Suppose we have an invertible matrix q in a finite subgroup $Q$ of $Gl(n,\mathbb Z)$, the group of all invertible integer matrices. Now I want to find all $x\; mod\; \mathbb Z^n$ for which

$(q+q^2+q^3+...+q^m).x = 0\quad mod\; \mathbb Z^n$

where $m$ is the order of $q$ in the finite subgroup $Q$ of $Gl(n,\mathbb Z)$ so that $q^m=1$. I tried using the Smith normal form so that

$(q+q^2+q^3+...+q^m) = U.D.V$

where $U,V$ in $Gl(n,\mathbb Z)$ and $D$ the Smith normal form, so we have to solve

$D.V.x=0\quad mod\; \mathbb Z^n$

Since $D.V$ is diagonal, $x$ must have rational components unless the diagonal element is zero. Now my question is, what is the maximal denominator of the components in $x$ ? So what is the maximal absolute value in $D.V$ ?I think this must be $m$, but I can't figure out why.

**Edit:**
Let me clarify why I expect x to be rational with an upper bound on the denominator. Suppose G is a subgroup of the Euclidean Group with isometries (t,q) as elements (t: translational part, q: linear part). The subgroup T which contains all isometries in G with trivial linear part is a normal subgroup of G. Suppose now that T can be identified with a $\mathbb Z$-lattice in $\mathbb R^n$, then G/T is isomorph with a finite subgroup Q of $GL(n,\mathbb Z)$. Crystallographers call G a space group and Q a point group.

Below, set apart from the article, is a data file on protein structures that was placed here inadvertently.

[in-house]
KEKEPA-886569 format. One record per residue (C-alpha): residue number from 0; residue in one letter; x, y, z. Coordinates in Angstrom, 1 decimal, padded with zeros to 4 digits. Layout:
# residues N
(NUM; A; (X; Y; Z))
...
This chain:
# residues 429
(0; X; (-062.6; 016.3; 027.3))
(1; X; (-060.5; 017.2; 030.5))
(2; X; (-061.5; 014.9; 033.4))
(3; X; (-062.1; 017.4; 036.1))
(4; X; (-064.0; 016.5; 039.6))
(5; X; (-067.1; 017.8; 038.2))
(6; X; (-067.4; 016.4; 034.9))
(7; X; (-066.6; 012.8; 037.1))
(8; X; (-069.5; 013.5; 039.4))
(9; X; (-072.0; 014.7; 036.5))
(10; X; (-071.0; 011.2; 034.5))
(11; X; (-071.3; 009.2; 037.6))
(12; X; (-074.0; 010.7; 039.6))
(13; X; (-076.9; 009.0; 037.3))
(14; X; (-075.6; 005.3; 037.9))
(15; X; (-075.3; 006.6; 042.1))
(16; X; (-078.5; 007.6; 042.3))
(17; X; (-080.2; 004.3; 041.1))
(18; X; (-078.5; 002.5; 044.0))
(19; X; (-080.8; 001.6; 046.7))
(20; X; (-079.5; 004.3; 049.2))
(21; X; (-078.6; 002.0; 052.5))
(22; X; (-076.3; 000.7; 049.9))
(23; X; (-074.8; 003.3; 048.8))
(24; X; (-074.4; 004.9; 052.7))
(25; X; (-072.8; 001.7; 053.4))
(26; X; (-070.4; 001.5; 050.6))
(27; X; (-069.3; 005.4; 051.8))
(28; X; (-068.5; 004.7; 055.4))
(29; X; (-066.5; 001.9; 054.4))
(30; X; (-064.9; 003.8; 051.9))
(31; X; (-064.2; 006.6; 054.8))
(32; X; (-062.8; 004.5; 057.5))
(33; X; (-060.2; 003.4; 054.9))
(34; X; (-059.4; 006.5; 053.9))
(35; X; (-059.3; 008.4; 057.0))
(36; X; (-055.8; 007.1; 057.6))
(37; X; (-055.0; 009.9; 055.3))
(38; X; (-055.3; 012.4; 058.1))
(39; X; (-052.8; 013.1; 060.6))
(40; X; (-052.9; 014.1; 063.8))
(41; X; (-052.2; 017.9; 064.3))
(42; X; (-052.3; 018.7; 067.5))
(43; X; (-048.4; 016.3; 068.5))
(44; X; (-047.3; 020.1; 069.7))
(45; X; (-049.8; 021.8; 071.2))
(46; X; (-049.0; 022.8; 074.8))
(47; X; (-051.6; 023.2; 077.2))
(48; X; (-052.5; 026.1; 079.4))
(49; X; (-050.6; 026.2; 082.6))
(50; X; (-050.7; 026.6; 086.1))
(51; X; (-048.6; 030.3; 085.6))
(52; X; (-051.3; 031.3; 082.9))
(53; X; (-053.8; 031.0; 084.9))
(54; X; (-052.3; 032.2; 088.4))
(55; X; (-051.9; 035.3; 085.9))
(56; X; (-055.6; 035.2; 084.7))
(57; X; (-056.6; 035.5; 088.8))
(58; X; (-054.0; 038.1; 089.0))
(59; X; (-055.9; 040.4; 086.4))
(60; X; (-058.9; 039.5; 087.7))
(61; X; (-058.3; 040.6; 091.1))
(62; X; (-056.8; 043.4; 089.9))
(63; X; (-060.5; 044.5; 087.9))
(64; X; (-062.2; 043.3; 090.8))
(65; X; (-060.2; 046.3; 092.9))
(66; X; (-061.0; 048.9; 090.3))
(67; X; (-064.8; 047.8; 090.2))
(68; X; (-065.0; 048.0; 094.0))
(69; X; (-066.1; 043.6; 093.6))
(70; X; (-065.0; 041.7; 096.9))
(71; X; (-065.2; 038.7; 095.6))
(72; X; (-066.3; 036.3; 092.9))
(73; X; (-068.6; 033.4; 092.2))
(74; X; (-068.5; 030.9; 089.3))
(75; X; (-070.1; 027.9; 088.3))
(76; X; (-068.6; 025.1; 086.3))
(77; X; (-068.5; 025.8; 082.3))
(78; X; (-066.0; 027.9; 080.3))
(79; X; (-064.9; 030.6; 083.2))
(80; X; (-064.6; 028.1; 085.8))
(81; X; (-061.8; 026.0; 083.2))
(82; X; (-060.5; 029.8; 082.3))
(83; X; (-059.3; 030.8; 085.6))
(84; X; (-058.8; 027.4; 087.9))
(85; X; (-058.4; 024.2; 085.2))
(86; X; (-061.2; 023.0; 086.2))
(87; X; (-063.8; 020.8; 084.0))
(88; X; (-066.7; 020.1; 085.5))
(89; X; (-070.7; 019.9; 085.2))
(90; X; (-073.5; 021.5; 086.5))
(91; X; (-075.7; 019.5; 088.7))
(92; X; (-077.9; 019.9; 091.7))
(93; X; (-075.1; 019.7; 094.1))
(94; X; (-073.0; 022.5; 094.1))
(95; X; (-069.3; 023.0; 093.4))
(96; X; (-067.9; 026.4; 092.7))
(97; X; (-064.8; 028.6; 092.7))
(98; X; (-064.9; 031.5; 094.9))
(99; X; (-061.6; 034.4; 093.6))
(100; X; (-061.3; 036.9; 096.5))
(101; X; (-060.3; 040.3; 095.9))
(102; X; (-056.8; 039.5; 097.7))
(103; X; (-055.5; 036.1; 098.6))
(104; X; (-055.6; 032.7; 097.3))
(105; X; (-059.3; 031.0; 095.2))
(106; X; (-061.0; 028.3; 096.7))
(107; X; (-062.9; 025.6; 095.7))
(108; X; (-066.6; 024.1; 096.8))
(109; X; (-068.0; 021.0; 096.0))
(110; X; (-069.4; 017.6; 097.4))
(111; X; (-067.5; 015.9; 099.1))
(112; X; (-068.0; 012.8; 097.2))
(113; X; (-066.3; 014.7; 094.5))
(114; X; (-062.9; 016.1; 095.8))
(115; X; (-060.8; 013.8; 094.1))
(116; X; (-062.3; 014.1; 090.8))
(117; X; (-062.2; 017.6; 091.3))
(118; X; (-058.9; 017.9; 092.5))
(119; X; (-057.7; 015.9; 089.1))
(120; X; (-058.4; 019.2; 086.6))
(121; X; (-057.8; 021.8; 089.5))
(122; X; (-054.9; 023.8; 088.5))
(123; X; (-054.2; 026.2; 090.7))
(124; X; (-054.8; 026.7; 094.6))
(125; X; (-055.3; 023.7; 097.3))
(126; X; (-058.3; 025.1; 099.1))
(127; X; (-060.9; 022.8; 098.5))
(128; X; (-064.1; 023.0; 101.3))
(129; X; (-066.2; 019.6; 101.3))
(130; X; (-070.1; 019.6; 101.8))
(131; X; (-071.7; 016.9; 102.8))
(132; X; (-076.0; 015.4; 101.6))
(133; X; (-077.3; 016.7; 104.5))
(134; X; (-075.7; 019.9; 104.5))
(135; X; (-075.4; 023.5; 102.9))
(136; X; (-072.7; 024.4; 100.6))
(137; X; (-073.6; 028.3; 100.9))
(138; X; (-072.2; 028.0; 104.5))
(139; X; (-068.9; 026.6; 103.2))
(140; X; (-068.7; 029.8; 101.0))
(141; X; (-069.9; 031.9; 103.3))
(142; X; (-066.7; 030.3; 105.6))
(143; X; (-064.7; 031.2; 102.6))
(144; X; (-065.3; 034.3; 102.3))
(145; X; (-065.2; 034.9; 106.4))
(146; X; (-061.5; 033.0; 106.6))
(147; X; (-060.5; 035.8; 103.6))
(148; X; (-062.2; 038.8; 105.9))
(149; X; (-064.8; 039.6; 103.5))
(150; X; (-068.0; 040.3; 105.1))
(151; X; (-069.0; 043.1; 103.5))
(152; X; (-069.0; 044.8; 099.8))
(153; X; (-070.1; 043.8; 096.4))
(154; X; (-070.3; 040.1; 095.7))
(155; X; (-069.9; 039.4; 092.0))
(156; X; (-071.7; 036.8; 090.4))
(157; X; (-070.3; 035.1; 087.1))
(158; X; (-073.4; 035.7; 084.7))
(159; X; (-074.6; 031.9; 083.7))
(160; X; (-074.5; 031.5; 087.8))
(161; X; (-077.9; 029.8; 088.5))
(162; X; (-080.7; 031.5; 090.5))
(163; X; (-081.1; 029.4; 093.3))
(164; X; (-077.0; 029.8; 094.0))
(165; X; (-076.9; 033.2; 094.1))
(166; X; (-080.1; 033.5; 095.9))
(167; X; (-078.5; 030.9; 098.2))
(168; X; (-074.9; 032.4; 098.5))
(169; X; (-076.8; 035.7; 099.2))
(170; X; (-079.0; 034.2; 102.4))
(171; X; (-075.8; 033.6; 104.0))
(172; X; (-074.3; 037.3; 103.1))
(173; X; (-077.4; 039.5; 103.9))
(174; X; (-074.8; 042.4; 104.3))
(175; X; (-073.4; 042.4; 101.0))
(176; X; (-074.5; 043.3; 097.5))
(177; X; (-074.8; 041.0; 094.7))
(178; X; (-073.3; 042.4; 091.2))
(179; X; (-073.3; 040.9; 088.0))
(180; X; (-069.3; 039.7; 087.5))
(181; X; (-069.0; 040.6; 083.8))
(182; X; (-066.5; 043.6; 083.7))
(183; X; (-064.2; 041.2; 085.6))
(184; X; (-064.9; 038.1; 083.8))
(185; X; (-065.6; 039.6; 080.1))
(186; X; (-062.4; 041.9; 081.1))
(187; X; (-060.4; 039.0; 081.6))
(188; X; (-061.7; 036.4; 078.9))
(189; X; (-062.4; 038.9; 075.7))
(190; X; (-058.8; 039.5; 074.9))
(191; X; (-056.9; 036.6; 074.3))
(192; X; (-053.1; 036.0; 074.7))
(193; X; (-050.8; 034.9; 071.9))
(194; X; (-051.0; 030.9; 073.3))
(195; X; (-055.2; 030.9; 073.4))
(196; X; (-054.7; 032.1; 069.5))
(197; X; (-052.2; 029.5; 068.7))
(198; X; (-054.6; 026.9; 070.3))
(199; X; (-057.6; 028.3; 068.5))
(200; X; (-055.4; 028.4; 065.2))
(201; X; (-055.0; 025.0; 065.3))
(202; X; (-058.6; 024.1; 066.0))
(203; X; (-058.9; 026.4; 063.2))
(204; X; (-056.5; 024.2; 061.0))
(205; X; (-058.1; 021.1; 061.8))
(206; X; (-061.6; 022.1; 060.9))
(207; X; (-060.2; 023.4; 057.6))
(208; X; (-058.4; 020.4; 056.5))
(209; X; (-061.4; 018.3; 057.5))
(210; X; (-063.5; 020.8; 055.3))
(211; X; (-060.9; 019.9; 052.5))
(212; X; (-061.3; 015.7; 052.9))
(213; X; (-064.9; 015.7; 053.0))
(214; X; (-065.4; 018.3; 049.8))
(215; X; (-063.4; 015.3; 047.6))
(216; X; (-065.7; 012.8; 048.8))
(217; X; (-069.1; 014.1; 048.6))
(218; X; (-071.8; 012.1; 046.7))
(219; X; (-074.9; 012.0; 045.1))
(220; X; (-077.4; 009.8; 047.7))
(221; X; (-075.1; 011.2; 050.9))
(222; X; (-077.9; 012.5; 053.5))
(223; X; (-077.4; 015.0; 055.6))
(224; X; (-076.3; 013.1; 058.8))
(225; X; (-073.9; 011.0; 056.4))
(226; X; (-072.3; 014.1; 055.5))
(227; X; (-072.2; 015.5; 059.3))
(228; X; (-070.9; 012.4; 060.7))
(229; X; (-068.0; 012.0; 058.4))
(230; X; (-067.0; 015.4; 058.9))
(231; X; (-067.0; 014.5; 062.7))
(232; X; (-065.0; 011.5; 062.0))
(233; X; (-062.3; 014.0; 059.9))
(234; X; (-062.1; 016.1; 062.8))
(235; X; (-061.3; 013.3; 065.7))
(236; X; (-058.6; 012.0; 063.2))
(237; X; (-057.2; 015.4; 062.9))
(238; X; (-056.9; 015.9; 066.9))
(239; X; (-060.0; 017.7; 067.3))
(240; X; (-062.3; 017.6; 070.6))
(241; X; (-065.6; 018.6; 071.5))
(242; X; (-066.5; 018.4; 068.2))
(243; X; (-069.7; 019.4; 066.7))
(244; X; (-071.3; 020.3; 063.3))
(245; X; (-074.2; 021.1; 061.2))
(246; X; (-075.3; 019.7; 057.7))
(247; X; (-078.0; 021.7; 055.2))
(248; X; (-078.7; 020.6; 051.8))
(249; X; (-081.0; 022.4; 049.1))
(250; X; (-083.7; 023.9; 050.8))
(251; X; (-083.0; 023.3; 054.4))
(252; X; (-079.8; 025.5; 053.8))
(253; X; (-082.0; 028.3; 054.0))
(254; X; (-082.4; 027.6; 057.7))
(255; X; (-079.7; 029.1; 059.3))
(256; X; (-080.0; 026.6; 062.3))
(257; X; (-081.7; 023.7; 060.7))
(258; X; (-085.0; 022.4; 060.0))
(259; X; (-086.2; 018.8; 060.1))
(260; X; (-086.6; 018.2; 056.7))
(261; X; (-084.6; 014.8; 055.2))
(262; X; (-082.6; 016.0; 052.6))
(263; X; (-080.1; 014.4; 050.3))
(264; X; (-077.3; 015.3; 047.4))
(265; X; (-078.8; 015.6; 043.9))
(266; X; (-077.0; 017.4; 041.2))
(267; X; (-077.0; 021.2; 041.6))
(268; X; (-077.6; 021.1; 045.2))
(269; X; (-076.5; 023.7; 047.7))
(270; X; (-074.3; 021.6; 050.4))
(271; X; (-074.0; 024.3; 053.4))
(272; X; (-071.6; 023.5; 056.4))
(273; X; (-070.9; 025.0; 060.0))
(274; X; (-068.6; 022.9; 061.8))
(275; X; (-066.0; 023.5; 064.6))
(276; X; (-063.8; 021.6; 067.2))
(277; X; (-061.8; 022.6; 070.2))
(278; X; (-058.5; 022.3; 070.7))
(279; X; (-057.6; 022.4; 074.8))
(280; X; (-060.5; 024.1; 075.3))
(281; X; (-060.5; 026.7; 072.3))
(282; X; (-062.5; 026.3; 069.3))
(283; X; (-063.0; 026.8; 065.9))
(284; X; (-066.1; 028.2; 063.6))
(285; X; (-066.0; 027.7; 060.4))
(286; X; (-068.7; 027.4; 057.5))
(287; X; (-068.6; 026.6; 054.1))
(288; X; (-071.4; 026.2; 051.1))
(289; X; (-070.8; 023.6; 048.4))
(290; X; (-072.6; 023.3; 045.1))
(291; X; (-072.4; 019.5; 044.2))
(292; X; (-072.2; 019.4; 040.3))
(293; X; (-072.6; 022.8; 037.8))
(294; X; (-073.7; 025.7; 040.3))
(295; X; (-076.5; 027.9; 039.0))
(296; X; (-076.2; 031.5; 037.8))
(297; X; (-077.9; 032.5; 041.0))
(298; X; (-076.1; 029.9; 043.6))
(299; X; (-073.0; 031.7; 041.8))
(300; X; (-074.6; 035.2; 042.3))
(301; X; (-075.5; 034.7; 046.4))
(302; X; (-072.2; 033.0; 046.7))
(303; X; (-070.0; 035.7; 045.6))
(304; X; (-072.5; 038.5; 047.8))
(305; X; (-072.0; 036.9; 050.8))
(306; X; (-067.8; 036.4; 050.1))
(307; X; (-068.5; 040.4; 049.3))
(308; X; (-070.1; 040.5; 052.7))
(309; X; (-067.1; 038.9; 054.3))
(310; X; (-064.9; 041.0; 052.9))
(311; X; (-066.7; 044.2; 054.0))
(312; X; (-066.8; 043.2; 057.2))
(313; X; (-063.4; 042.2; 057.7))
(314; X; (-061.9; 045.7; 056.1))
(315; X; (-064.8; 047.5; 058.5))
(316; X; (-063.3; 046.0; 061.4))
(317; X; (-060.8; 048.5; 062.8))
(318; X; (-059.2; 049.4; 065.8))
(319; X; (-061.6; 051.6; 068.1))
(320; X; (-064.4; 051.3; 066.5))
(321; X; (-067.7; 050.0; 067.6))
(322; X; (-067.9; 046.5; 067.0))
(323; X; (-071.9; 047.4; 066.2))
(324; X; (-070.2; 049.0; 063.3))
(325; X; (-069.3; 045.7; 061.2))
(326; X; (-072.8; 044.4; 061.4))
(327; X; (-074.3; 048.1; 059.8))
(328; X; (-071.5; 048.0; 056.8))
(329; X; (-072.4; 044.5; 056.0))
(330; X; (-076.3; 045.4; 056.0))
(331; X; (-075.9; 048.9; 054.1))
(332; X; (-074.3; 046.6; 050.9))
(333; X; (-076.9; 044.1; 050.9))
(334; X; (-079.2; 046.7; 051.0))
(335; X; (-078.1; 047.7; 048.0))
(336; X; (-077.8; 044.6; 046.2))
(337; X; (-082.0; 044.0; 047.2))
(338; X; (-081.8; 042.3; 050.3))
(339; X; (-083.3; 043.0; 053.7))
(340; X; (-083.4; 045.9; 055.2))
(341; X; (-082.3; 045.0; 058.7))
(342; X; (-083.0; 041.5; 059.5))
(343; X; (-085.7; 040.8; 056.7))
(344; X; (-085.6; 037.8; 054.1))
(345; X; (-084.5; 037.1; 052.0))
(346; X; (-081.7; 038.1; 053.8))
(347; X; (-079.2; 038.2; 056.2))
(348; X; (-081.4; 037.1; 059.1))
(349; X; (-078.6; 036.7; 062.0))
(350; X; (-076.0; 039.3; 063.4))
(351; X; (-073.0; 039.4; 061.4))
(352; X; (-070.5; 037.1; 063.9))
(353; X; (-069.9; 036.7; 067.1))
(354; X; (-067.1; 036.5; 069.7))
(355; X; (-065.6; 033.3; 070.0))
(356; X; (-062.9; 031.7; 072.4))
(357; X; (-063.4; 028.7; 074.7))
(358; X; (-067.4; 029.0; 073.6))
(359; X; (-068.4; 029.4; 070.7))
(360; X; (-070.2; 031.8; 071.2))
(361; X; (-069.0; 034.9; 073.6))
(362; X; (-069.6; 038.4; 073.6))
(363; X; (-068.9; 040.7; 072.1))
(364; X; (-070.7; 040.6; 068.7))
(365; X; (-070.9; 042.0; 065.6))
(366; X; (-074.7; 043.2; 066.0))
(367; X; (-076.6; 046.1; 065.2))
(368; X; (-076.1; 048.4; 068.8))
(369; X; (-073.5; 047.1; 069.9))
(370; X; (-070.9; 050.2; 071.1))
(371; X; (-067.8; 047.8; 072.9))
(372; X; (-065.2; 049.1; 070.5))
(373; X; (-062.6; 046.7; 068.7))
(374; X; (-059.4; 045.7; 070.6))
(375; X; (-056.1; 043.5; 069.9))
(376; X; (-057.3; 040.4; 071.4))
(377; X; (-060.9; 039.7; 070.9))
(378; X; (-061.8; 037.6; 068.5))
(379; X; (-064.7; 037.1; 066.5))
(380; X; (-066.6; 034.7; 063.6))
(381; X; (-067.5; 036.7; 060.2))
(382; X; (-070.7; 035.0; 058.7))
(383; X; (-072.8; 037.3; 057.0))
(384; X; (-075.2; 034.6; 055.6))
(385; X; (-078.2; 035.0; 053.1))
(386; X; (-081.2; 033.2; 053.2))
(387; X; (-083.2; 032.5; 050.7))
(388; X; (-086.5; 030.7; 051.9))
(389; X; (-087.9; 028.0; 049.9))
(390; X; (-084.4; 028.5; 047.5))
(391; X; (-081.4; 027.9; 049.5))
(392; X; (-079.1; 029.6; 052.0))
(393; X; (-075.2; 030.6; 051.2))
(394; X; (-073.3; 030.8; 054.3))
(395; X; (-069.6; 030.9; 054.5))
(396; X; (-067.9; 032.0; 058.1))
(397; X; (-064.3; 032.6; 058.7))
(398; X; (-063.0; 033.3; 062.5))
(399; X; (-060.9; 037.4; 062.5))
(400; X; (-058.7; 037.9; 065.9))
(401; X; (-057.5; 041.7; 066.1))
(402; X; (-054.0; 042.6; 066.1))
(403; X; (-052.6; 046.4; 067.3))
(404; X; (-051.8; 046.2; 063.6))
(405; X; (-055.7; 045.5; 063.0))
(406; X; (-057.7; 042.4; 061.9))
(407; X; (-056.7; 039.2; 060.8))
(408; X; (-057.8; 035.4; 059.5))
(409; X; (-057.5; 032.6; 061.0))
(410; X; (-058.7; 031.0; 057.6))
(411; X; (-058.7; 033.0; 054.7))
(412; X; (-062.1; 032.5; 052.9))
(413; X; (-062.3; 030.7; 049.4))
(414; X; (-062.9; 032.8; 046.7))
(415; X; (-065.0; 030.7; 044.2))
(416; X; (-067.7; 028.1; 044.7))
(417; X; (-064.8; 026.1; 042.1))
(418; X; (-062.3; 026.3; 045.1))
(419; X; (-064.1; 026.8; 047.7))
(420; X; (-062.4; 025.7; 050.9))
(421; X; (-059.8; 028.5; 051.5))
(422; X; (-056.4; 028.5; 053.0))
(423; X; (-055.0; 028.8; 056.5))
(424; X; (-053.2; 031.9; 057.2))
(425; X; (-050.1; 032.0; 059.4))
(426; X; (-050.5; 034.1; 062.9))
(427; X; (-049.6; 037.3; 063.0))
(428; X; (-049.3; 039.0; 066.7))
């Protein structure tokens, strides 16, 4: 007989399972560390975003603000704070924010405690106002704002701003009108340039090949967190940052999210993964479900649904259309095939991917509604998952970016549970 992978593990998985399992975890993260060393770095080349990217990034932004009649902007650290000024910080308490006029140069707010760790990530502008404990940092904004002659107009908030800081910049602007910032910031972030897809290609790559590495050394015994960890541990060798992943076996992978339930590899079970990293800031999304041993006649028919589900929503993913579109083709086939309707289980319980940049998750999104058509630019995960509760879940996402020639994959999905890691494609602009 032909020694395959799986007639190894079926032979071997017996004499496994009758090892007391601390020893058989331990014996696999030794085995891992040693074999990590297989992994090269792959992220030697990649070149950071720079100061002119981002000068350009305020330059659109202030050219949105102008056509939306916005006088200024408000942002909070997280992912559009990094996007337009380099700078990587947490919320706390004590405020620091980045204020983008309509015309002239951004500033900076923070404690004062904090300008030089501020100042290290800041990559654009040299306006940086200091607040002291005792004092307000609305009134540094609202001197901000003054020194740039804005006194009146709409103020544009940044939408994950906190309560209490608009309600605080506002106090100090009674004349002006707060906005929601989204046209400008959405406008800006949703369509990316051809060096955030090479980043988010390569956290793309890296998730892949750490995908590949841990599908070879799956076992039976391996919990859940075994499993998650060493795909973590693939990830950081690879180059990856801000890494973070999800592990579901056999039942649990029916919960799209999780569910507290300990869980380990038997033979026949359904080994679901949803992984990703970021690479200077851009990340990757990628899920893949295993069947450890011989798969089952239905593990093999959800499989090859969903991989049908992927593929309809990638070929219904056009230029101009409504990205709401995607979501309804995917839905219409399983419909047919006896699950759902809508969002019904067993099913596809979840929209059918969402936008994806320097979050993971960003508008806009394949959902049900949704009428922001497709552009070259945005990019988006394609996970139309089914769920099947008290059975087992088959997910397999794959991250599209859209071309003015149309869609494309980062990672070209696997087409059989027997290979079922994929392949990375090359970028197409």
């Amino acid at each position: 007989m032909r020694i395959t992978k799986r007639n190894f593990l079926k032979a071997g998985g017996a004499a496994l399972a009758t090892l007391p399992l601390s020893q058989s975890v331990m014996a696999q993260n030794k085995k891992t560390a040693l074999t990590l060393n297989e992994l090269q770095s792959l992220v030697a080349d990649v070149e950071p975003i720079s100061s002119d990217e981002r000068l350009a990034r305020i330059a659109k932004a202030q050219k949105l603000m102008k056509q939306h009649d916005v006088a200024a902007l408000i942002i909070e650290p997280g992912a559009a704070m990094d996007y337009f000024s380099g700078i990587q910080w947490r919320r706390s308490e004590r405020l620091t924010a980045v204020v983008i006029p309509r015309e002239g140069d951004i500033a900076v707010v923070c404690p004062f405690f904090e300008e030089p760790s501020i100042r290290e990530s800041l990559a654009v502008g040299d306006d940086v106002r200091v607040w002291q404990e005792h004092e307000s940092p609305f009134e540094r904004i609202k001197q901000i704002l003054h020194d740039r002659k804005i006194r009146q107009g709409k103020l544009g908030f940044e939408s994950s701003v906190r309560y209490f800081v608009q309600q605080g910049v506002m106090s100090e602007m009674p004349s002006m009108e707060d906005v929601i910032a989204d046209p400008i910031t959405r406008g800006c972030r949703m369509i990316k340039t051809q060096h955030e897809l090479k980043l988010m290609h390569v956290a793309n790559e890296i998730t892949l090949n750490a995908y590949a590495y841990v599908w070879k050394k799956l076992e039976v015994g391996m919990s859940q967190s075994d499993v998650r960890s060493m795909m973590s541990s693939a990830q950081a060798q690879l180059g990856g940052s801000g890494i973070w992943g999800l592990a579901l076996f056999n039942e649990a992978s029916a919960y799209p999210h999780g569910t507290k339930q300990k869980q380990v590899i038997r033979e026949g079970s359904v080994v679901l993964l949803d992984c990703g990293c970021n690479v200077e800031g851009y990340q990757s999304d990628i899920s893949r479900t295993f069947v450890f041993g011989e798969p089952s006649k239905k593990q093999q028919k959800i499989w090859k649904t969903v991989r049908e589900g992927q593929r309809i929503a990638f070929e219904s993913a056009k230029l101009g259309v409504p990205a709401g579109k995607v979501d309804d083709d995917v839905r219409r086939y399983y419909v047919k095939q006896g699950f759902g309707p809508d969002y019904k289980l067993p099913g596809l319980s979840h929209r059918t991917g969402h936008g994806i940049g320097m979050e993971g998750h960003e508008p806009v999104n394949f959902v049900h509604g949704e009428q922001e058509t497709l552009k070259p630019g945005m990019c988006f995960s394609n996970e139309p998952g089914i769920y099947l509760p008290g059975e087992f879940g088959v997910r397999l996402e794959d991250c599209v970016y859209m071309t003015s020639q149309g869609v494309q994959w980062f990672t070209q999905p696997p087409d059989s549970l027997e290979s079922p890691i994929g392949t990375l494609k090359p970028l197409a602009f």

There are only finite many conjugacy classes of finite subgroups in $GL(n,\mathbb Z)$, so there are only finite many point groups up to conjugacy in $GL(n,\mathbb Z)$. Now I want to understand why from this finite number of point groups, a finite number of (non-equivalent) space groups can be deduced. If we write G as the union of cosets of T

$G=\bigcup_{i=1}^{|Q|}(t_{qi},q_{i})T$

we see that (composition of two isometries and q belongs to exactly one coset)

$t_{q_1.q_2}=t_{q_1}+q_1.t_{q_2} \quad mod\ \mathbb Z^n$

So we know that $t_{q}$ is a real vector $0\leq t_{q}<1$. Using the previous property we also find that (m order of q)

$(t_{q},q)^{m}=(q^{1}\cdot t_{q}+\cdots+q^{m}\cdot t_{q},q^m)\in (0,id)T$

$\Leftrightarrow (q^{1}+\cdots+q^{m})\cdot t_{q}=0\quad mod\ \mathbb{Z}^{n}$

If an appropriate origin is chosen in Euclidean space, $t_{q}$ should be rational with maximal denominator $m$. Maybe investigating $(t_{q},q)^{m}$ is not the best way to find bounds on $t_{q}$?